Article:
With my time off I’ve been slowly building up my skills with wood. I’ve built a couple bigger things (chicken coop 2x, shed 1x, table saw table based on this video, planer table based on this video) but haven’t really done any indoor projects. I stumbled across this really nice looking coat rack blog post months ago:
and had it on my list to build since then. I made time this week to finally make it happen and I built two of them, to stack, which IMHO, turned out alright:
Here are some build notes:
1) That blog post doesn’t start with a cutting list… which is a bummer because I initially overestimated the thickness of the board that one would need to build this project and unnecessarily spent a bunch of money on a board that was 2 inches thick by 6 inches tall that I’ll have to find another use for. Lesson #1: build a model first with cheap wood, then buy the expensive stuff.
2) Alternatively, head on over to this blog post, which has precise dimensions for what you’ll need to buy. I ended up over at Woodcrafters in Portland (after a visit to Crosscut Hardwoods for the first board) and found seven foot black walnut board that was about 1×7. I ended up building 2 racks (an upper and a lower) each measuring about 32 inches long but to start, I cut 2 pieces off of the board and made a model based on the Family Handyman (FH from here on out) dimensions, which worked great.
3) After using my table saw to get a precise 7″ tall board and cutting out two 35″ segments, I started cutting the individual pieces. The FH blog post has a nice graphic that shows how to use a crosscut sled (not yet in my arsenal) and a 1″ spacer but I opted instead to first cut a bunch of ~3″ pieces and then individually cut out the 1″ pieces, which I think is less movement overall. Either way, I need to make a sled.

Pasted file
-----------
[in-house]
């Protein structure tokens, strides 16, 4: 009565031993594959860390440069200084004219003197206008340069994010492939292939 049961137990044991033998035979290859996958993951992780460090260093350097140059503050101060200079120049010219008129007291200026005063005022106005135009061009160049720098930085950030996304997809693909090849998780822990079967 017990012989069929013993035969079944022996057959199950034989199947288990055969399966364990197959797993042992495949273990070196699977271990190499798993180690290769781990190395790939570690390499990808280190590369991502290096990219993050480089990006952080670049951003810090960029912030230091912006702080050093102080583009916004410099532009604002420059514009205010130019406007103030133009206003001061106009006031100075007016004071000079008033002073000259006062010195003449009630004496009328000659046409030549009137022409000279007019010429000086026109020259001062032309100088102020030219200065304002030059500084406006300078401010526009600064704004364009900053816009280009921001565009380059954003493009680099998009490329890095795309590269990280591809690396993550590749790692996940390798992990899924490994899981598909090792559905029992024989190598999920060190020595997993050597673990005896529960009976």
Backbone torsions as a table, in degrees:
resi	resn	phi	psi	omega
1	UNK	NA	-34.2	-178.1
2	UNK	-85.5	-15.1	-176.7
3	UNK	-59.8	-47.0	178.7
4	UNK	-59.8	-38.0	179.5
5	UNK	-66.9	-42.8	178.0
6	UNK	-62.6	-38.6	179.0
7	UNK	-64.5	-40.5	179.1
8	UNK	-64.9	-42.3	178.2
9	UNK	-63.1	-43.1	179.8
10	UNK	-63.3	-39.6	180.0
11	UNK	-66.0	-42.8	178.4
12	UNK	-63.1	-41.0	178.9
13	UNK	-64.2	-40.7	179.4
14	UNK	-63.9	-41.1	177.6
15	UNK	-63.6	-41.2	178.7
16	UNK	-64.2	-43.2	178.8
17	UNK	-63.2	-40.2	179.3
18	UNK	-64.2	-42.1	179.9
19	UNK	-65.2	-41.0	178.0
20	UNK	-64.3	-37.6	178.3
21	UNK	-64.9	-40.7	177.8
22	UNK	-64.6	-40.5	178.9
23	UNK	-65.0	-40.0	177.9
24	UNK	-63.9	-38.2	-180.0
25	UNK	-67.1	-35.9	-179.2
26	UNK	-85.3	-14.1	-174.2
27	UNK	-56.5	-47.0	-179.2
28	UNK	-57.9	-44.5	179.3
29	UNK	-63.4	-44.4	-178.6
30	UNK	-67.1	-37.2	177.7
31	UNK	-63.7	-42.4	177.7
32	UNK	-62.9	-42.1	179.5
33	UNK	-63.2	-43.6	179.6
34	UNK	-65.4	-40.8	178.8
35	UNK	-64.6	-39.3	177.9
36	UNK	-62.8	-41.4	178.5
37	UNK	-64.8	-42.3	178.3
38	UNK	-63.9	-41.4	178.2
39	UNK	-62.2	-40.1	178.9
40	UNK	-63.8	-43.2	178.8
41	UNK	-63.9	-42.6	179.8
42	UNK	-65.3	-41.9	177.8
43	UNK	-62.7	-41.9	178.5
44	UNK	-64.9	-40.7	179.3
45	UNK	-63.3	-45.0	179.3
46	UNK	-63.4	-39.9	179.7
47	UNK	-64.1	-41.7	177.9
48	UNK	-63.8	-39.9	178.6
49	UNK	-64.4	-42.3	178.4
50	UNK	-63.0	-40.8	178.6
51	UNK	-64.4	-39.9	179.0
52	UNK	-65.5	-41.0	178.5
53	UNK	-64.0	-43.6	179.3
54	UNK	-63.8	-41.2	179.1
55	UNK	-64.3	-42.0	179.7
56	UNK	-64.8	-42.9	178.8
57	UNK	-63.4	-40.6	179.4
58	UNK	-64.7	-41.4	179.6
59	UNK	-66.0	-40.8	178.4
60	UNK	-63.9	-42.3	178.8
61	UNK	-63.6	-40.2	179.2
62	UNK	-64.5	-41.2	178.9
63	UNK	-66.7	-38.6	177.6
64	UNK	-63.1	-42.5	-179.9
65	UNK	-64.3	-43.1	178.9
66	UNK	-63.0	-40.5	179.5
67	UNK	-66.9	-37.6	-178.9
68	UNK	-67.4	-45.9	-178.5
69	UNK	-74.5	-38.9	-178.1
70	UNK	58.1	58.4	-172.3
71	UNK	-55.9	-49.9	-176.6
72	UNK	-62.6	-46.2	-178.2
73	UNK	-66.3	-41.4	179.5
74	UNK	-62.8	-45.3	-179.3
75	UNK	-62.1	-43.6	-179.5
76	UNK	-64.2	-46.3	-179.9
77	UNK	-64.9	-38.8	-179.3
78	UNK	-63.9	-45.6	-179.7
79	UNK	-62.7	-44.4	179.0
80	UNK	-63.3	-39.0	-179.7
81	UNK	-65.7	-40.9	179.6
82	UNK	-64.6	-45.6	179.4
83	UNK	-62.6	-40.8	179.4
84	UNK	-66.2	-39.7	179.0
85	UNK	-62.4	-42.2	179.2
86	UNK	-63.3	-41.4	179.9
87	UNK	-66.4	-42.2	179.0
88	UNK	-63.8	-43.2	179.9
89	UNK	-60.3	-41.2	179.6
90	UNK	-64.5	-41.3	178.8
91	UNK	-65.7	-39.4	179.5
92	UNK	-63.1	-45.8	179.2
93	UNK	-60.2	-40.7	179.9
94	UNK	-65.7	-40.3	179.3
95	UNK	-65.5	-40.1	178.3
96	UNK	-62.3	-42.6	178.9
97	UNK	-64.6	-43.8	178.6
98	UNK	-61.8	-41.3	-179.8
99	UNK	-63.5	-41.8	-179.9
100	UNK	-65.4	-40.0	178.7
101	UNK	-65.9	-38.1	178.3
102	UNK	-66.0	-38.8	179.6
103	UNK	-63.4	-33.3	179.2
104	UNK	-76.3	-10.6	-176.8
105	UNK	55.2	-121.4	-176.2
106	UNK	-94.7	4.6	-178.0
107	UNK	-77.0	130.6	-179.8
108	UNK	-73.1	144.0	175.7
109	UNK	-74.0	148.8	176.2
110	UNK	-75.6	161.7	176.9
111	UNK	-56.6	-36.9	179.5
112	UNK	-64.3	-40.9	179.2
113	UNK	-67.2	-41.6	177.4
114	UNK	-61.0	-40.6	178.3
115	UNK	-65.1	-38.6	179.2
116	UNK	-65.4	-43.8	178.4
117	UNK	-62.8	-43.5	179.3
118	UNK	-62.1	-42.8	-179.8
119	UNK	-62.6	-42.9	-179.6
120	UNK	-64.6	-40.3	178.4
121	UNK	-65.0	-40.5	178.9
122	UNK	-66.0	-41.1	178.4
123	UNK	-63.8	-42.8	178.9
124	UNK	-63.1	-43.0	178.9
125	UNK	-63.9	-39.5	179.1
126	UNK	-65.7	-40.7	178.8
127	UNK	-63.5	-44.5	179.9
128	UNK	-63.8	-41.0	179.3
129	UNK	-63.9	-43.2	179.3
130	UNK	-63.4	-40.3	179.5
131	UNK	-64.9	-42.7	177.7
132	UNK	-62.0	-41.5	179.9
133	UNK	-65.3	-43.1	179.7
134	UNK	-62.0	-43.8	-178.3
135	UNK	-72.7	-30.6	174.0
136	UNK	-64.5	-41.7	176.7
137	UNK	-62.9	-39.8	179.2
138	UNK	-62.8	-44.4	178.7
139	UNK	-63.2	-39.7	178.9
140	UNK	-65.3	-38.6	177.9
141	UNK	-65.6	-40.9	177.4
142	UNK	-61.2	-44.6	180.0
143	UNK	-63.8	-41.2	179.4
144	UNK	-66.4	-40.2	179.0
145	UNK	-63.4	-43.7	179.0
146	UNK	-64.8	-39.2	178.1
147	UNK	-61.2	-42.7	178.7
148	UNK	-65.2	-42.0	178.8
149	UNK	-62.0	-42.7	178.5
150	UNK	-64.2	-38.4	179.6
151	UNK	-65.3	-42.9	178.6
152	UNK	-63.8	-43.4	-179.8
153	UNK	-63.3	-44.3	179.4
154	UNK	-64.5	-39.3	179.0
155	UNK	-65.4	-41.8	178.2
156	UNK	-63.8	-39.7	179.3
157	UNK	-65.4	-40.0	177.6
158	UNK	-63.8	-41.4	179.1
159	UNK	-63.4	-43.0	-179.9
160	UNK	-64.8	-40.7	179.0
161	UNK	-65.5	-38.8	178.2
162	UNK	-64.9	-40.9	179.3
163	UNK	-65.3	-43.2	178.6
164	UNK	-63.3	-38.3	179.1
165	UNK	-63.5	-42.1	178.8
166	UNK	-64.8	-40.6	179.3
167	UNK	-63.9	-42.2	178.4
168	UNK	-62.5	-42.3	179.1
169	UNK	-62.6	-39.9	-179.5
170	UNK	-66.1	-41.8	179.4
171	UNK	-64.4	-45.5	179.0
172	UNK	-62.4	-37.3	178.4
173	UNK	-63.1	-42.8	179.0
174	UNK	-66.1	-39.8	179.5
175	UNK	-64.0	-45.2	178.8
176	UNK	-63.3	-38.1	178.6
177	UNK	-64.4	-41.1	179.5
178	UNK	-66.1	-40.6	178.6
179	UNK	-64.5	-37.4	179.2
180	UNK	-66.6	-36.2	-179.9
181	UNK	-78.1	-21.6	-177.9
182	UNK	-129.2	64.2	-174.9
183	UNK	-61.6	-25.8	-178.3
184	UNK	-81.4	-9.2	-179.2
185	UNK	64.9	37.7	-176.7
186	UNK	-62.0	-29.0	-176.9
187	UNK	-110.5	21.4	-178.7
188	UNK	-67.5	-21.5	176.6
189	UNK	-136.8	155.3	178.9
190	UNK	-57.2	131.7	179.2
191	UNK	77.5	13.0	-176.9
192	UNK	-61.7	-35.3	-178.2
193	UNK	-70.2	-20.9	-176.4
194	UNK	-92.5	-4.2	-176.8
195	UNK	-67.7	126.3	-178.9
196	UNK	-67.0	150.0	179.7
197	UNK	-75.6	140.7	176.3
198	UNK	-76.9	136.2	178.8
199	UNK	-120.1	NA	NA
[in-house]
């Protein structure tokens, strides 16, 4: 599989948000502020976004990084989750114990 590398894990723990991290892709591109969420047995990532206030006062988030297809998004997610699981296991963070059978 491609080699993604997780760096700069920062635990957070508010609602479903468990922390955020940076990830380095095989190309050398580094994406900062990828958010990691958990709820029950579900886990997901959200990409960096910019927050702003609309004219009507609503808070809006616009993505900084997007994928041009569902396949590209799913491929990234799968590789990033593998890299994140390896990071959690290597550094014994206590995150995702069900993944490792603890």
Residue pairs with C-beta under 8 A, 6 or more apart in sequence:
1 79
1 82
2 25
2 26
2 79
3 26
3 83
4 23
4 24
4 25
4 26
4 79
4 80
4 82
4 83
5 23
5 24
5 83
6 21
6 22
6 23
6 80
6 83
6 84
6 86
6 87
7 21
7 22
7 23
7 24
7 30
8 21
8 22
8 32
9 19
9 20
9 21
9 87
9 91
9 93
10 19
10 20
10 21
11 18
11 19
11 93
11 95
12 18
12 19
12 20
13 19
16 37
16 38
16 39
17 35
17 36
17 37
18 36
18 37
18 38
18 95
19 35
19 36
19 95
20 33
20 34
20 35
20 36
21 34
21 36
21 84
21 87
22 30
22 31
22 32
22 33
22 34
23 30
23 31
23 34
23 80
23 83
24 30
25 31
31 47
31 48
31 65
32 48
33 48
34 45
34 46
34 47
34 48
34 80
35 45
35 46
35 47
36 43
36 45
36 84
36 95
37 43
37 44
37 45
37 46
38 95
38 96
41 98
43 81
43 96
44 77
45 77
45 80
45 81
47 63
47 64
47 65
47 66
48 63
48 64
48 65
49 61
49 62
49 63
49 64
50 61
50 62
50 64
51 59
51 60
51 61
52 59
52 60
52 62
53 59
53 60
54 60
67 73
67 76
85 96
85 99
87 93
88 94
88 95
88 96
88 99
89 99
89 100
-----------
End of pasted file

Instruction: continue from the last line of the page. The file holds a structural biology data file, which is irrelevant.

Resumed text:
4) The two blog posts then diverge… the Instructables post has you go directly to cutting the angle pieces where the FH post instead has you drill the holes for the dowel. I followed the Instructables post but in hindsight, it would be have been easier / more accurate to first cut the holes for the dowel on every piece.
5) For the drill holes, I clamped (didn’t build) a jig to my drill press and drilled a 3/8″ hole with a Forstner bit through each piece. The job would have been tighter if I had built a jig.
6) Cutting the angles on the pieces was easy… for the 45° angle at least… I had a hard time figuring out how to do the 60° angle with my mitre saw until I rotated the piece 90° and then clamped a jig to the mitre saw to make that cut repeatable. I’m still not sure if I did that right though. FWIW, the Instructables blog post has no information about how to create those cuts.
7) Another divergence in the plan… the Instructables post has you sand and stain your pieces… and then build them up on the dowel. The FH post has you sand, then build, then stain. I ended up sanding and then staining, which I think slightly expanded the wood, and then trying to insert the dowel, which didn’t work at all, even after applying wax. I ended up having to sand the dowel across the entire length multiple times to get the pieces to slide on.
8) Like both posts, I used keyhole hangers (first freehand routing out the hanger shape, then the hanger hole) to hang my rack on the wall… and after watching a great YouTube video on the subject, landed on these EZ-Core Drywall Toggle Anchors, which after one or two misfires, worked very nicely. I’ll never buy a different kind of drywall anchors, those are bomb proof.
Overall, a fun and very practical (we have lots of hats and hooded jackets / sweatshirts here in Oregon) project, it’d be fun to do again with a different type of wood and stain.